3. Dread Knight | January 13, 2009 at 10:54 am | Permalink

    Open source fanatic here!

    I'm switching to as well.
    The good thing is that it can do '' as well, so i don't see the issue people are having with the switch.

  4. Jonathan Carter | January 13, 2009 at 12:16 pm | Permalink

    While I'm a Free Software proponent myself, I do believe that proprietary software sometimes have it's place. However, I've been using both Twitter and and I've found to be quite pleasant. There's really, in my humble opinion, very little reason to choose Twitter over

    People will argue about market share, of course, but it's not like it's any real effort to be on both and then just use something like to broadcast your tweets^Wdents

  5. Jef Spaleta | January 13, 2009 at 12:18 pm | Permalink

    Closed web services are a real tough nut... I fear that by and large we as a community of open source advocates have not come to terms with them.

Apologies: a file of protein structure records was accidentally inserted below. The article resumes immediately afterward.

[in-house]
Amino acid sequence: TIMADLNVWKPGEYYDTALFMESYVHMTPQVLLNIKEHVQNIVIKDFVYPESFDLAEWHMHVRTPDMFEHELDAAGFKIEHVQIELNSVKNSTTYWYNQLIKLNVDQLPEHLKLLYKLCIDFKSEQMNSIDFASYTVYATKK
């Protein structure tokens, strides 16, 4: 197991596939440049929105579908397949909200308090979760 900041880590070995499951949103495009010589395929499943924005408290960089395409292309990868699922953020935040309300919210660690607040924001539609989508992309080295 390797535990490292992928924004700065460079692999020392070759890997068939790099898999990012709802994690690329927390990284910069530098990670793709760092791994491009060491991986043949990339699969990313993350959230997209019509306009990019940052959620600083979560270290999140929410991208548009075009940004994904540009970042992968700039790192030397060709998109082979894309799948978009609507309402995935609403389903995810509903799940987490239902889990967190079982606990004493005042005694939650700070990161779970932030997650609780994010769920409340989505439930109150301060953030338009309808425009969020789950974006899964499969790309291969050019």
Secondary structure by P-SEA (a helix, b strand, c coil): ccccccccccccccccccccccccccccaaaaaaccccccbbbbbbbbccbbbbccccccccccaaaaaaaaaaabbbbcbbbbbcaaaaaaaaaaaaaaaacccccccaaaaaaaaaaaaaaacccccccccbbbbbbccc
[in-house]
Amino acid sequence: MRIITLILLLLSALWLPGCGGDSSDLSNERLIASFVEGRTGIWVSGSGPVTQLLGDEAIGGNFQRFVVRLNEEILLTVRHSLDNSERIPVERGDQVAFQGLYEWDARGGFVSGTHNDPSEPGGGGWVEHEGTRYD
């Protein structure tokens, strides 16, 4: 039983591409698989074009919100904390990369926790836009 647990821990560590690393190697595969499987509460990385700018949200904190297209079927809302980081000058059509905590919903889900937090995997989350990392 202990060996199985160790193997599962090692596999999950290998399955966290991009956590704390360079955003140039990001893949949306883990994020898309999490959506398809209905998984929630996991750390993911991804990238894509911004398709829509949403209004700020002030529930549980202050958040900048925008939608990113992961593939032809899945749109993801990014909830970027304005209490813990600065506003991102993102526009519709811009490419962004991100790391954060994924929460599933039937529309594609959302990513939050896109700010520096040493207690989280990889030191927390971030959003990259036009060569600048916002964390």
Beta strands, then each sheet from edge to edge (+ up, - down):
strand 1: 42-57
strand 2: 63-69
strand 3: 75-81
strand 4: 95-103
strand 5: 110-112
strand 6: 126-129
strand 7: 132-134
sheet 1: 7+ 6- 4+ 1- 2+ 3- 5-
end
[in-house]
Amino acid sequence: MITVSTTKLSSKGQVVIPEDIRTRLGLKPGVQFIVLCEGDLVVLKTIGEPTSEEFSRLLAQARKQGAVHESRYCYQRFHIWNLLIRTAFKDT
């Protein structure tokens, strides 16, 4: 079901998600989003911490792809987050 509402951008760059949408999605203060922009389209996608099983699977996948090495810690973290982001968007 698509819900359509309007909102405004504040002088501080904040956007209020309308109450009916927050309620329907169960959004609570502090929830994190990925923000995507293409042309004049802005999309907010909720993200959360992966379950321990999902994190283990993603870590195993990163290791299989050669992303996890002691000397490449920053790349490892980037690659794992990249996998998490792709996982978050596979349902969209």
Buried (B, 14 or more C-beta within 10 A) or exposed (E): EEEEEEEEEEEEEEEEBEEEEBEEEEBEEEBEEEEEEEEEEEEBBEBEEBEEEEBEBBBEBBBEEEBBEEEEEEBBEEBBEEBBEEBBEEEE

What if in the future, Canonical makes a profit from a set of closed source web services which are deeply embedded in the Ubuntu desktop experience. These webpplications would of course be optional services, but deeply integrated ones which the default Ubuntu desktop experience is designed and tuned to make use of.
    Would you advocate that people avoid using such webpplications in favor of open alternatives with similar functionality?

    What if part of that profit is used by Canonical to task manhours to support and develop a number of open source projects. What if that sort of revenue stream allowed Canonical to hire X video driver developers working on ati and nvidia open source driver development? Would you still be able to advocate that users avoid those sorts of webpplication services then?